Into the beam
I was a Flower of the mountain yes when I put the rose in my hair like the Andalusian girls used or shall I wear a red yes and how he kissed me under the Moorish Wall and I thought well as well him as another and then I asked him with my eyes to ask again yes and then he asked me would I yes to say yes my mountain flower and first I put my arms around him yes and drew him down to me so he could feel my breasts all perfume yes and his heart was going like mad and yes I said yes I will Yes.
-

Ulysses, James Joyce

Happy Bloomsday!

(via randomhouse)

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Check out the trailer for our new book! 

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oupacademic:

'What passing-bells for these who die as cattle?' 
The First World War produced an extraordinary flowering of poetic talent, from poets whose words commemorate the conflict as enduringly as monuments in stone. This new anthology of First World War poetry that brings together the best poetry by soldiers and civilians, including women poets, with a fresh assessment of their work.
Follow our Classics on Twitter or like them on Facebook for more great literature.
oupacademic:

'What passing-bells for these who die as cattle?' 
The First World War produced an extraordinary flowering of poetic talent, from poets whose words commemorate the conflict as enduringly as monuments in stone. This new anthology of First World War poetry that brings together the best poetry by soldiers and civilians, including women poets, with a fresh assessment of their work.
Follow our Classics on Twitter or like them on Facebook for more great literature.

oupacademic:

'What passing-bells for these who die as cattle?'

The First World War produced an extraordinary flowering of poetic talent, from poets whose words commemorate the conflict as enduringly as monuments in stone. This new anthology of First World War poetry that brings together the best poetry by soldiers and civilians, including women poets, with a fresh assessment of their work.

Follow our Classics on Twitter or like them on Facebook for more great literature.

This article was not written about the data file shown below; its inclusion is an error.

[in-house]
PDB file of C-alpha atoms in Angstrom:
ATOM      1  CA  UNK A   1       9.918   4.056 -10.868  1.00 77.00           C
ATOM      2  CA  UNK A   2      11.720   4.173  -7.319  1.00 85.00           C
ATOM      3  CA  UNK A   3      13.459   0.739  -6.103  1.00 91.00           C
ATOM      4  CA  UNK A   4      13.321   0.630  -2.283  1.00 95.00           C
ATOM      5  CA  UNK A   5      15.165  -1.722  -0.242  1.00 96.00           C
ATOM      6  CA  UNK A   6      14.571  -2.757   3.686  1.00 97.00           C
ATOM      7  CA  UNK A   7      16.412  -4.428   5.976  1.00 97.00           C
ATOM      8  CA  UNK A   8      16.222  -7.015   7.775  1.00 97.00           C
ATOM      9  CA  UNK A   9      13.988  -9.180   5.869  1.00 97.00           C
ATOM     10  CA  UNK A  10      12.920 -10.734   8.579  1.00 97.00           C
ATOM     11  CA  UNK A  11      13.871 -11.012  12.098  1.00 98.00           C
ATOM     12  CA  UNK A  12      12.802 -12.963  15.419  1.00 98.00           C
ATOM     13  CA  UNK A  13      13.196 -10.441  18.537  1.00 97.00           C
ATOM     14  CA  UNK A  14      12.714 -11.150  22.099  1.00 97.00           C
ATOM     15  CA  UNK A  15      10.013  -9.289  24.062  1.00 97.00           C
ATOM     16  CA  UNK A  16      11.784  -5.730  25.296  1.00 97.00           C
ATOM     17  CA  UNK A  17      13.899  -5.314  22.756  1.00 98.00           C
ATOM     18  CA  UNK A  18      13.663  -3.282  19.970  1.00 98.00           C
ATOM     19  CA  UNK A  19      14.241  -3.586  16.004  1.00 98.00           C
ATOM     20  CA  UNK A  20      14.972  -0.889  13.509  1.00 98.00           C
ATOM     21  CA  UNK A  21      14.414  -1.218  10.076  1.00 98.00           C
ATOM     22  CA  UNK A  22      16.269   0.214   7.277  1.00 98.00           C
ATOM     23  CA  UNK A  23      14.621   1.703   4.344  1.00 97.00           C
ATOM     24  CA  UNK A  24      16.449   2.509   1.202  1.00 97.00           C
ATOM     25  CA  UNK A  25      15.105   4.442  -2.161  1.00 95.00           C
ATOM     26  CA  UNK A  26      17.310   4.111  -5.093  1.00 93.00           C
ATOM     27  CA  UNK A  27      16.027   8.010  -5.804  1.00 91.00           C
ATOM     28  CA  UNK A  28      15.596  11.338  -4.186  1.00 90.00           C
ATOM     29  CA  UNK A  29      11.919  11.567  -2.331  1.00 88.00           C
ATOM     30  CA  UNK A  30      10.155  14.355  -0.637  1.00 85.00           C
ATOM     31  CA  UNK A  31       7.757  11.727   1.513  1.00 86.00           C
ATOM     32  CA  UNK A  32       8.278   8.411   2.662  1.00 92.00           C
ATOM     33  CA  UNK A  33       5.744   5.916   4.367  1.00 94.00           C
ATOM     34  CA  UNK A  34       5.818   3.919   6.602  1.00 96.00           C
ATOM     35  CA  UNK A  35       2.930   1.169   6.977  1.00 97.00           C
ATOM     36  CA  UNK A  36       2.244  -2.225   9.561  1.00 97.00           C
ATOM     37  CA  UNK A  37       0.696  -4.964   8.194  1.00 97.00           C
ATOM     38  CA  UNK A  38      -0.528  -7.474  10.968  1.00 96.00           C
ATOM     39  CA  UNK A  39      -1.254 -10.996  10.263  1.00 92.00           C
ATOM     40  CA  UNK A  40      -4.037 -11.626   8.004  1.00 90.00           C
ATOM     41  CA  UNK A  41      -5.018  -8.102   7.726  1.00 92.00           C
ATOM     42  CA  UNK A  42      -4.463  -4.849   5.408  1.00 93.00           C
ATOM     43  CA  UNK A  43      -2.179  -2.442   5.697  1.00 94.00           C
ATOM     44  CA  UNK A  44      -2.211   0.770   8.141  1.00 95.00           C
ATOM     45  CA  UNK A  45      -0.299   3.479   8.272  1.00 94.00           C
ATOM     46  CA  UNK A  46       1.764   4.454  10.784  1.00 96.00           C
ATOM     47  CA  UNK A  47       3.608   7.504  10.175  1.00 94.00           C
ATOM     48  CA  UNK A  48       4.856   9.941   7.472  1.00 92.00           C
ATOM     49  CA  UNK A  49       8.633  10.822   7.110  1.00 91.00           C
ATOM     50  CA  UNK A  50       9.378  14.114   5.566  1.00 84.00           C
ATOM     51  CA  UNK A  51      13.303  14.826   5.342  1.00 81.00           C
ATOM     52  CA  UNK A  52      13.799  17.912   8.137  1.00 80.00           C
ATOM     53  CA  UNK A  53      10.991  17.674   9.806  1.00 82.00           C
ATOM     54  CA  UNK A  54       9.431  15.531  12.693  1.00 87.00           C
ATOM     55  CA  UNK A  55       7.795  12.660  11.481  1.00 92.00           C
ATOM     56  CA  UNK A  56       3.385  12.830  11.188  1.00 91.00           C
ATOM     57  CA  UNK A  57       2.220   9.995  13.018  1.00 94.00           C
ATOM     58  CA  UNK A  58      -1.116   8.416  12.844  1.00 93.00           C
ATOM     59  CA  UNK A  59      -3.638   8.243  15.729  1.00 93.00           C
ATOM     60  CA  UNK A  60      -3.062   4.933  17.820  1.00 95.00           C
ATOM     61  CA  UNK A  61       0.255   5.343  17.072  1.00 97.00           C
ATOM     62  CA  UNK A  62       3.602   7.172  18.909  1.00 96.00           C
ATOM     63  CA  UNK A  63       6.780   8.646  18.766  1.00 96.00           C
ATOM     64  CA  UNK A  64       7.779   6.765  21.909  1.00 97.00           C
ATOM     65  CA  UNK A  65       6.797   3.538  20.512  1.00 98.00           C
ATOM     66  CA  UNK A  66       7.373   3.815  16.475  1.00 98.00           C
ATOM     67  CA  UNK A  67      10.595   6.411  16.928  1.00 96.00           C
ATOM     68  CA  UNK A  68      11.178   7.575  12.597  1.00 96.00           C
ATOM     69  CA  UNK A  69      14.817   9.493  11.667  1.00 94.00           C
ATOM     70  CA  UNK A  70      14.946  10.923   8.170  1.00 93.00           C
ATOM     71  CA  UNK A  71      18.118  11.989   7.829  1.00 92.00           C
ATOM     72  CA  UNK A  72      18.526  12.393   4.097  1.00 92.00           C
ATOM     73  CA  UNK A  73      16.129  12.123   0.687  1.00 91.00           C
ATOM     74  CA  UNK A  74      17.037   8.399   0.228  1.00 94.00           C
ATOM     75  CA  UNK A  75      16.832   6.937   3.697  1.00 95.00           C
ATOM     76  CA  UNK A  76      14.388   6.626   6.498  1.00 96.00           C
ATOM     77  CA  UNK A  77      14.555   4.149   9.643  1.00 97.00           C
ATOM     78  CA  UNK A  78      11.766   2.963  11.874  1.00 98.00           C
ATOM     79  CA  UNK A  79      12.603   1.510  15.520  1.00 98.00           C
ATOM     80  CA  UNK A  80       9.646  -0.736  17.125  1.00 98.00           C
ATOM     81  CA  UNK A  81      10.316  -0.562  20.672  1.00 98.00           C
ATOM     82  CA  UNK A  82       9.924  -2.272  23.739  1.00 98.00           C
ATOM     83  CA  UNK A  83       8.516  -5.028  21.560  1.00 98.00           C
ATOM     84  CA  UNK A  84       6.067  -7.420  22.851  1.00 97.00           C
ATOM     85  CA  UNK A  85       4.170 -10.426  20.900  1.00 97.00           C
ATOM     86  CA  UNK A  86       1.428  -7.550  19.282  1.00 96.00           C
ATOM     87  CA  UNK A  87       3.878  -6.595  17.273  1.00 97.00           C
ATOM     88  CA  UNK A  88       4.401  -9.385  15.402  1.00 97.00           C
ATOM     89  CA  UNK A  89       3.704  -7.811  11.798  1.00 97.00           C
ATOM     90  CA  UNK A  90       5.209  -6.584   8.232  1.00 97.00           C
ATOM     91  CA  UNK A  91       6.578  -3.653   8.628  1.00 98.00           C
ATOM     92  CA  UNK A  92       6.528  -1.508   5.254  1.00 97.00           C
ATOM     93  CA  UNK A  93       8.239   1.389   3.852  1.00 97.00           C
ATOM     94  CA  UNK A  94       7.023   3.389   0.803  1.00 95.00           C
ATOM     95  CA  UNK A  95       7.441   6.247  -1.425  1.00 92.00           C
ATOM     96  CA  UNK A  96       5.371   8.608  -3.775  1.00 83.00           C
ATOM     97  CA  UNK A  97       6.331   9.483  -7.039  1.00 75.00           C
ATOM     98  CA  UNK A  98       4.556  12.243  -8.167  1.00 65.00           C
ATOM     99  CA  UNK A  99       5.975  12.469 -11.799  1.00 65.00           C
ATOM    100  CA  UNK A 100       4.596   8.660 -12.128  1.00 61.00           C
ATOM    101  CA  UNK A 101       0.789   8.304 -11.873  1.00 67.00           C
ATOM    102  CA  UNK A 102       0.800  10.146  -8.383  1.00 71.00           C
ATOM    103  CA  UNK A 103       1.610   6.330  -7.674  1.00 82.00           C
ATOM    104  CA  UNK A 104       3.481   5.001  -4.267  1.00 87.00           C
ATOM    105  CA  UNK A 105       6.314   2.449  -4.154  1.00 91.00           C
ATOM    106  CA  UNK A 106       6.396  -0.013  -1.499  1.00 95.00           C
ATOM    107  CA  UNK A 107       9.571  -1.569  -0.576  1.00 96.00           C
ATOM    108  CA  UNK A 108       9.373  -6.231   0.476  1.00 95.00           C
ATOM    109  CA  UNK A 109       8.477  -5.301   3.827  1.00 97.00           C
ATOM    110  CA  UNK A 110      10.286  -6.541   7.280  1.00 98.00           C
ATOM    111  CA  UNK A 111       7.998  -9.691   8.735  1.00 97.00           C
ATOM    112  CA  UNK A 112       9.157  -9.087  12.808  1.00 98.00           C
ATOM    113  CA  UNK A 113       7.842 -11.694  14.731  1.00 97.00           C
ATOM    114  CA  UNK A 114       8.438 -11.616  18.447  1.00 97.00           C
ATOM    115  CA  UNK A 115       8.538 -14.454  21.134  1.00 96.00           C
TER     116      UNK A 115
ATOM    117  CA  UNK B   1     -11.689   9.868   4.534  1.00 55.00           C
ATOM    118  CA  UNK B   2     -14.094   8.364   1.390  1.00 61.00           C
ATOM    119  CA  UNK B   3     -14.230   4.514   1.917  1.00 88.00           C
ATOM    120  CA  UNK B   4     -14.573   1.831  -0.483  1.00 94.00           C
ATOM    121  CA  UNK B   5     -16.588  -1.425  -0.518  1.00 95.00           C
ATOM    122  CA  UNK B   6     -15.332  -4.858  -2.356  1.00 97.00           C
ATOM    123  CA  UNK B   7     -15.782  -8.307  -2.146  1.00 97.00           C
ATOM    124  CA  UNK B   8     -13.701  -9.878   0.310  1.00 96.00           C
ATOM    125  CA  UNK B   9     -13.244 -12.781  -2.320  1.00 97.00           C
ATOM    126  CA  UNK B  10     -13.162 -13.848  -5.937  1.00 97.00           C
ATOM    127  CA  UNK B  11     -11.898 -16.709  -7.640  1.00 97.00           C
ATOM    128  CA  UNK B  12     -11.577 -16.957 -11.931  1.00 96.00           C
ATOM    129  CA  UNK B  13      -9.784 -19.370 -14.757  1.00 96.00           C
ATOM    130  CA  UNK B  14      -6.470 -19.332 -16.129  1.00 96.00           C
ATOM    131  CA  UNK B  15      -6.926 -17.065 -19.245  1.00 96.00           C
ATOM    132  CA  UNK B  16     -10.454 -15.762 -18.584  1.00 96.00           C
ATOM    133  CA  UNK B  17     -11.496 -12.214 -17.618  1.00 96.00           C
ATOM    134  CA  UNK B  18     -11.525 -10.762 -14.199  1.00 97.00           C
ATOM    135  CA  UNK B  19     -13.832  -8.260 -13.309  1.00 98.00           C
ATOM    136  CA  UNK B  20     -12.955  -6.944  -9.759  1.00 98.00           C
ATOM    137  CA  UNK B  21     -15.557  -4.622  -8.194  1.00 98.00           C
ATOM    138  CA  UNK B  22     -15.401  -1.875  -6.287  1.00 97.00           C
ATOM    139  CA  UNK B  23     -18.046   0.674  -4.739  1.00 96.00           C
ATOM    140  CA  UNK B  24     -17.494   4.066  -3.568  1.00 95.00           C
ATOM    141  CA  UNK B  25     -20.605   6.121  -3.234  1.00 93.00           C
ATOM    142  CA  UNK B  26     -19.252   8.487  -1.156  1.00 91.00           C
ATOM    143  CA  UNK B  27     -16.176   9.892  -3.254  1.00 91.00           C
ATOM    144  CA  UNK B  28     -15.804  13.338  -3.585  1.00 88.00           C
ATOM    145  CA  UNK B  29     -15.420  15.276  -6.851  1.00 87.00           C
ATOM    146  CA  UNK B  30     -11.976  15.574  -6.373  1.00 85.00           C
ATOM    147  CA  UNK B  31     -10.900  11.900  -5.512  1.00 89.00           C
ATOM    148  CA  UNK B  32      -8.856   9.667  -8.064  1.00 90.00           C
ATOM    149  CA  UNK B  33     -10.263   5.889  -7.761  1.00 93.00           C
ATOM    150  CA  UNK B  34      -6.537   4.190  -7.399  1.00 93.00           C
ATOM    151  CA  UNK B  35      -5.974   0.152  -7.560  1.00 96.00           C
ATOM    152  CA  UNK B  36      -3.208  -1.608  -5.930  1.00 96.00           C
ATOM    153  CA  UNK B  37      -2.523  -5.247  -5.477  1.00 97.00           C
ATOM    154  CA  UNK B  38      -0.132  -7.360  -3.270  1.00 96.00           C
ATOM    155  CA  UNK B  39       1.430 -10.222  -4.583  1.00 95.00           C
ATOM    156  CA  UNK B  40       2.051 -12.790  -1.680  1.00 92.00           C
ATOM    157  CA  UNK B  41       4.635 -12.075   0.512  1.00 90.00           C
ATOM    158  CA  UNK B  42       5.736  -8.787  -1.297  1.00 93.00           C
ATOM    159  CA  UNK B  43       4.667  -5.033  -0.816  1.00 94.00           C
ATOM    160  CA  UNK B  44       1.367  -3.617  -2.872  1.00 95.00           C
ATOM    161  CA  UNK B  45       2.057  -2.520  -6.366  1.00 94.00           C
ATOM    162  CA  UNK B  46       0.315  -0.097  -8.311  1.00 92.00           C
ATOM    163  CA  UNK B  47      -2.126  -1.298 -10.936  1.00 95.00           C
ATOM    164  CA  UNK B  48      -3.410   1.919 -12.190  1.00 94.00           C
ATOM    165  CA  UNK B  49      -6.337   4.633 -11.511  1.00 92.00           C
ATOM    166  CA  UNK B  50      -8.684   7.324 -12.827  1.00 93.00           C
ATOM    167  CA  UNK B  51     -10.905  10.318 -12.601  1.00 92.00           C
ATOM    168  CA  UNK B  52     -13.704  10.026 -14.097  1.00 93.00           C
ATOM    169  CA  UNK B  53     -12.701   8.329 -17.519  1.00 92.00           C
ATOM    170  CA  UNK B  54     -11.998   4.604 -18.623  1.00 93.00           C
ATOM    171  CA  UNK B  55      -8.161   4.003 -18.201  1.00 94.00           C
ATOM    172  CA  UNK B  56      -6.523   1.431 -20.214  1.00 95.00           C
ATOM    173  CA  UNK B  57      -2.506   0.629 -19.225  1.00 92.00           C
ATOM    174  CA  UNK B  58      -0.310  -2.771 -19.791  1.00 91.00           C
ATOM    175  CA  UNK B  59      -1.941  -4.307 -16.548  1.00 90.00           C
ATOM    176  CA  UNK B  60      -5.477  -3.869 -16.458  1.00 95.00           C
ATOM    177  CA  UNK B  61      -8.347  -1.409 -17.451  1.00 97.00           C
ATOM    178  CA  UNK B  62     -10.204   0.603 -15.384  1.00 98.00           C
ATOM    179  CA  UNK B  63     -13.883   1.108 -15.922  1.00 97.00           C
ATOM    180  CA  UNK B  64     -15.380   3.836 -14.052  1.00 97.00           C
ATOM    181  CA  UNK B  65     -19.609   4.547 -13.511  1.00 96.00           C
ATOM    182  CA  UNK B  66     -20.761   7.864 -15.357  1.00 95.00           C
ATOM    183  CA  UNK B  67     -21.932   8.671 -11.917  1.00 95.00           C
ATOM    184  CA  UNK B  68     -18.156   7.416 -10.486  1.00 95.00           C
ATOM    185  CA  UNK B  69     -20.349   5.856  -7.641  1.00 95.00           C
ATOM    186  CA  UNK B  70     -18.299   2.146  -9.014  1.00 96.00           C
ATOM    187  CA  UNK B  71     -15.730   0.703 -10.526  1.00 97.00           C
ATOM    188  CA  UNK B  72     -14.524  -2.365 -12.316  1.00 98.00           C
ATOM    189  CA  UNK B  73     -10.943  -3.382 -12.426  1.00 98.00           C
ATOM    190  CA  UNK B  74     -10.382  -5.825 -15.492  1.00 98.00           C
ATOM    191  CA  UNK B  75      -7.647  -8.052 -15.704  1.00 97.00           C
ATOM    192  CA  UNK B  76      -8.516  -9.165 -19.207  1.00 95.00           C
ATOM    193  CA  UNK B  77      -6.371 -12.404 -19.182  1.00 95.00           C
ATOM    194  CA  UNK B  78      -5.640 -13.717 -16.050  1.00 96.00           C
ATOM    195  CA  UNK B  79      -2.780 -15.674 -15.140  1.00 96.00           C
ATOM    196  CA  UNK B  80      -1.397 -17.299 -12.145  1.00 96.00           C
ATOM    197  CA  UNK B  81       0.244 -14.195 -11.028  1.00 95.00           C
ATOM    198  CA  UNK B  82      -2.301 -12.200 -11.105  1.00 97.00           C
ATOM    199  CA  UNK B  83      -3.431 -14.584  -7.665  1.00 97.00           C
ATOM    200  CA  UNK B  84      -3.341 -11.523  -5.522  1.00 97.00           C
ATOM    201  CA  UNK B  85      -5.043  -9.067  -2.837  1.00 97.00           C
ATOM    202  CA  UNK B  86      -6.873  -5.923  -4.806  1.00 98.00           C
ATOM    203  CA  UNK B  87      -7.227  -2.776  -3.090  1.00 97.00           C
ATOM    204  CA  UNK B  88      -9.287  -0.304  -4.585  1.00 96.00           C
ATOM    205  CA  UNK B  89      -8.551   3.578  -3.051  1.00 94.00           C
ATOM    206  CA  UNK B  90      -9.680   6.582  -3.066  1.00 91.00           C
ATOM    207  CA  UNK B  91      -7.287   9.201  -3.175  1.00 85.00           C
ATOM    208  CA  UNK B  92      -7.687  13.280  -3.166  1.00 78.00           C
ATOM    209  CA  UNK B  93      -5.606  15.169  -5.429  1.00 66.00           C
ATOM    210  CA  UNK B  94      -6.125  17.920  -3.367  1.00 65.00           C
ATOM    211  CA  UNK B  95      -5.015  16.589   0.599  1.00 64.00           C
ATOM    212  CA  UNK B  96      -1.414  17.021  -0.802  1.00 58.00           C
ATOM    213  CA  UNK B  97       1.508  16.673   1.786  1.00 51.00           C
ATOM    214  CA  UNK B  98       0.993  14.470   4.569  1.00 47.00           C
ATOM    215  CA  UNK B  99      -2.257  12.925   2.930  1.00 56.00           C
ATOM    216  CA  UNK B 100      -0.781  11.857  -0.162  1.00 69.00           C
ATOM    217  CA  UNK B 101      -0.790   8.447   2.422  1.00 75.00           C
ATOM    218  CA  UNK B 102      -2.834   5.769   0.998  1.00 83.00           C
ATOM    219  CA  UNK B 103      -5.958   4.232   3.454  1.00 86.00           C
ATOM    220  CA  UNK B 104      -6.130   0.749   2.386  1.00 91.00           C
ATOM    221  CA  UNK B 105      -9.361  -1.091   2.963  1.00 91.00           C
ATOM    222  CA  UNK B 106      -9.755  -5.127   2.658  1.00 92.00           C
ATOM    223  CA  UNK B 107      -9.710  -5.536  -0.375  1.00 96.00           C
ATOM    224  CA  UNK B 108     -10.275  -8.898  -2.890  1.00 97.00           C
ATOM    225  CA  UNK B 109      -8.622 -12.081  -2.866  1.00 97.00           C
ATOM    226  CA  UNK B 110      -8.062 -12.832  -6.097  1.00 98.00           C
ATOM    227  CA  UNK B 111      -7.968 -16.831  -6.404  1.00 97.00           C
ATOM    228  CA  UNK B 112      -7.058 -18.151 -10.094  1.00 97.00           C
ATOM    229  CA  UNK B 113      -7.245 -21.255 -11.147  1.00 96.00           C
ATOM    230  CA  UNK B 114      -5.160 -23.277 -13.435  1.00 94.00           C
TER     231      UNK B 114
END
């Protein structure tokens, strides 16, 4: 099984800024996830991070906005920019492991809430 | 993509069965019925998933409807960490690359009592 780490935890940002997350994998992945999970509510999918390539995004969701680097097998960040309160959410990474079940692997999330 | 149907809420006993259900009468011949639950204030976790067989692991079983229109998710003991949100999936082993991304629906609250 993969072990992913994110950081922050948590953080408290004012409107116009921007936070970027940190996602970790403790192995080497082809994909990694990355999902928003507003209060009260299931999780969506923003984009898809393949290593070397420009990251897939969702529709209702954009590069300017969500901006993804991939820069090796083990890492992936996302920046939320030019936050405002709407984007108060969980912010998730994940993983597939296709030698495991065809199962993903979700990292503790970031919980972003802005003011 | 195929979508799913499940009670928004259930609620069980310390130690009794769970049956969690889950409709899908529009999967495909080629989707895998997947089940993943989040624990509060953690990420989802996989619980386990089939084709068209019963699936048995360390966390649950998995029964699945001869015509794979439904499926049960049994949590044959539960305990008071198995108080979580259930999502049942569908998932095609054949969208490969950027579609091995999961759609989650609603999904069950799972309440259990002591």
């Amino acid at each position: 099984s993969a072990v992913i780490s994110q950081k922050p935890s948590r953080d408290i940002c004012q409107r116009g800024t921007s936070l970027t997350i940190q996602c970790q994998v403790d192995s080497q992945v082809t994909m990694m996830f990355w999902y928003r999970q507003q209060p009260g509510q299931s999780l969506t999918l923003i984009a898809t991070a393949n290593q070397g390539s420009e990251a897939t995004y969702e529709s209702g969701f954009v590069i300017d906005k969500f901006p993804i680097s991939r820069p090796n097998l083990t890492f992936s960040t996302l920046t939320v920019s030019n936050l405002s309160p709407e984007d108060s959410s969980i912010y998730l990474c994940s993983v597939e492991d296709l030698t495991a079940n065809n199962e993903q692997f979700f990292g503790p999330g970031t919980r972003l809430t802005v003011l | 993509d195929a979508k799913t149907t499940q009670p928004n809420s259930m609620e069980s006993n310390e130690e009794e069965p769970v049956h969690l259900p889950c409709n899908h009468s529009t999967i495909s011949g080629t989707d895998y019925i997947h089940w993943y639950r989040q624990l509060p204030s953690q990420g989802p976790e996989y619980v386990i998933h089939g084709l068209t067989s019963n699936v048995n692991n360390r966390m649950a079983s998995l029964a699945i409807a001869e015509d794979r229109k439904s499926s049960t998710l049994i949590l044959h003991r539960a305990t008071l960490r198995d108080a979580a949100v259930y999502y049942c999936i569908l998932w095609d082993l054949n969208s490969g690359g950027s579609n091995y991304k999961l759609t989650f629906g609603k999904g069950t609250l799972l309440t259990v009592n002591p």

Comments

World’s Best Dad

Last week Tim and I responded to the Q Ideas “Question of the Week”: 

Whatever Happened to Fatherhood

Here’s a tidbit. To read the article in its entirety, head on over to Q Ideas. {Link below}

What happened to the traditions of fatherhood?

As far as I know: nothing.

Dad still sits anxiously in the corner while Mom labors, breathing through her contractions. He still teaches his son how to throw a ball or his daughter how to ride a bike. He still tells corny jokes and complains about the dog and has “first rights” on the last slice of meatloaf.

Dad still ends the night with “in the light of the moon a little egg lay on a leaf.” He still wrestles and tickles and tucks his kids into bed. And, he still wakes up the next morning to do it all over again. Anything else would stand against our social norms and long entrenched understandings of what it means to be a “good dad.”

What has changed, however, are certain portrayals of fatherhood. Flip through the TV and you’re hard-pressed to find the Andy Griffith archetype who instills responsibility, respect, and honesty in his son—the dad who doles out such humble and foundational advice as “when you make a solemn promise to a friend, it ain’t right to go back on it.”

Instead, today’s TV fathers look more like buffoons, hardly able to change a diaper, let alone parent a child. Good Luck Charlie,Shameless, and a host of other shows portray dads as downright incompetent at being the head of a family. When asked once if he read the fine print on a loan contract, Peter, the dad in FamilyGuy, responded with, “Um, if by ‘read’ you mean imagined a naked lady, then, yes.”

This portrayal of fatherhood (and manhood!) in popular comedies is, well, a joke. It’s parody, yes—but it seems we’ve successfully caricatured our way into a view of dads and husbands that strips the role of its dignity and castrates its ability to flourish with the confidence required to see past the drone of television screens and sixpacks of cheap beer.

Read More

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flickernail:

Need a break from the hustle of the season? 
Take 20 minutes and read The Sound of Silence.
Available for free download here
flickernail: